Dallas Independent School District (DISD) is mulling the idea of lengthening the academic year to the third week of July to account for the effect the school district’s response to the coronavirus could have on academic performance.
A task force presentation at a DISD briefing on Thursday stated that “COVID-19 school closures could have a devastating impact on student achievement.”
Superintendent Dr. Michael Hinojosa indicated that the district’s students are not adjusting well to virtual instruction.
“Even for some previously very successful students, they could have lost a year. If previously successful students are losing a year, that’s significant,” Hinojosa said. “When you take students who don’t have agency, that slide could be much bigger. But I don’t want to startle anybody until we get a full report.”
The superintendent added, as it relates to online learning, “Everybody’s making the effort, but the results are not quite there.”
Many North Texas students, including many of those attending DISD campuses, have returned to in-person instruction in recent weeks.
School district officials stated that they will seek public input via focus groups and surveys, although Trustee Joyce Freeman indicated that she is concerned the public will not have as much say as they ought.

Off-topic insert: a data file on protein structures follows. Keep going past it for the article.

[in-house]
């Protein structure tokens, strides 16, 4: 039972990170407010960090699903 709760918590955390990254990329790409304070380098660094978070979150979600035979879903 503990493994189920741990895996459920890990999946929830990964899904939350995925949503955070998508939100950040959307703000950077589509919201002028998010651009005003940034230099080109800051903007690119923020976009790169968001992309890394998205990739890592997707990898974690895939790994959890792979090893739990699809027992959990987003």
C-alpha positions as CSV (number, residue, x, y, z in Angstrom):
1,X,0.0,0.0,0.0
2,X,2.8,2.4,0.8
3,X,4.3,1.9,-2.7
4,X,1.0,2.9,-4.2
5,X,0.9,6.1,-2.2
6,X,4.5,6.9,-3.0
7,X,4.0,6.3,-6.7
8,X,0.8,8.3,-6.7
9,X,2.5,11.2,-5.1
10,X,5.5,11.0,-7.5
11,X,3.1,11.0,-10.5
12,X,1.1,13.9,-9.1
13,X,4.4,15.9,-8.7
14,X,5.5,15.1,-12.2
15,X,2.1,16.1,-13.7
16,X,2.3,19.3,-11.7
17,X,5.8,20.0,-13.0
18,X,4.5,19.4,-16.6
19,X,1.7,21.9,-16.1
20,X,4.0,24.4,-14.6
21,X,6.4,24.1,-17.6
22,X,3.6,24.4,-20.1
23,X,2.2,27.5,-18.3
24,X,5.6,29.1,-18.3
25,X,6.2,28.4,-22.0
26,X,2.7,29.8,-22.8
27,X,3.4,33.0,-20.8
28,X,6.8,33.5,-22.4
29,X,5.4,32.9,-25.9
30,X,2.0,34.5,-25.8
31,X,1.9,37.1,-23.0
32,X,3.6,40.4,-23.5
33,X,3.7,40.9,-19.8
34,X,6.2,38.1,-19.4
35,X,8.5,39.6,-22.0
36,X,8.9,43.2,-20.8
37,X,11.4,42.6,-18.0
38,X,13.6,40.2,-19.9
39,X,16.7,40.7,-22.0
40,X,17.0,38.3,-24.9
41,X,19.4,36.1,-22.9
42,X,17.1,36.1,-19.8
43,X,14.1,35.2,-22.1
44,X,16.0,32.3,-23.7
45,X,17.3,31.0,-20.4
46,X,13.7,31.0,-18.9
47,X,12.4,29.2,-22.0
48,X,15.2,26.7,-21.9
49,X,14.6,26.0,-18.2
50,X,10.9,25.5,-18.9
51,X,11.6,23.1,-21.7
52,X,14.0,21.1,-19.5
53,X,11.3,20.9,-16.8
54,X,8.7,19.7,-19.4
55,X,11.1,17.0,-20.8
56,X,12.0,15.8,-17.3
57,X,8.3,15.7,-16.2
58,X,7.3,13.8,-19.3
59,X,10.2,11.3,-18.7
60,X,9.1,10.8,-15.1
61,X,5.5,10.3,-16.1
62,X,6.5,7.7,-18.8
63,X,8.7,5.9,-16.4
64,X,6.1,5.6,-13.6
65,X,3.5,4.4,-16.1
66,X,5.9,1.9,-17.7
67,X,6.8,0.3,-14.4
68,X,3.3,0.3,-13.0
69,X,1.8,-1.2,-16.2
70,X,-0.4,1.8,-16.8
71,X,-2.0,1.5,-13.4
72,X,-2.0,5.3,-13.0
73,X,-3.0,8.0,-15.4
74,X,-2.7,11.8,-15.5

The additional time would not be mandatory, and compulsory attendance would only apply to the base school year.
Presiding Trustee Justin Henry cautioned that the district should avoid overwhelming educators and families who are already under stress from the events of the year.
“As we develop these plans I hope we’re also looking at the social-emotional [side]. I mean, you don’t want to just push, push, push, and break,” Henry said. “We do know we need to close the gap, but at the same time you don’t want to break individuals, families, systems, [and] schools applying too much pressure.”
Read DISD’s “mitigating learning loss” presentation below.
Disclosure: Unlike almost every other media outlet, The Texan is not beholden to any special interests, does not apply for any type of state or federal funding, and relies exclusively on its readers for financial support. If you’d like to become one of the people we’re financially accountable to, click here to subscribe.
Hayden Sparks is a reporter for The Texan in Dallas. During the academic year, he coaches high school competitive speech and debate and has also been involved in community theater and politics. A native Texan, Hayden served as a delegate at the Republican Party of Texas Convention in 2016. He is on track to receive a bachelor’s degree in psychology from Liberty University. In his free time, Hayden is known to take walks around the neighborhood while listening to random music on Spotify.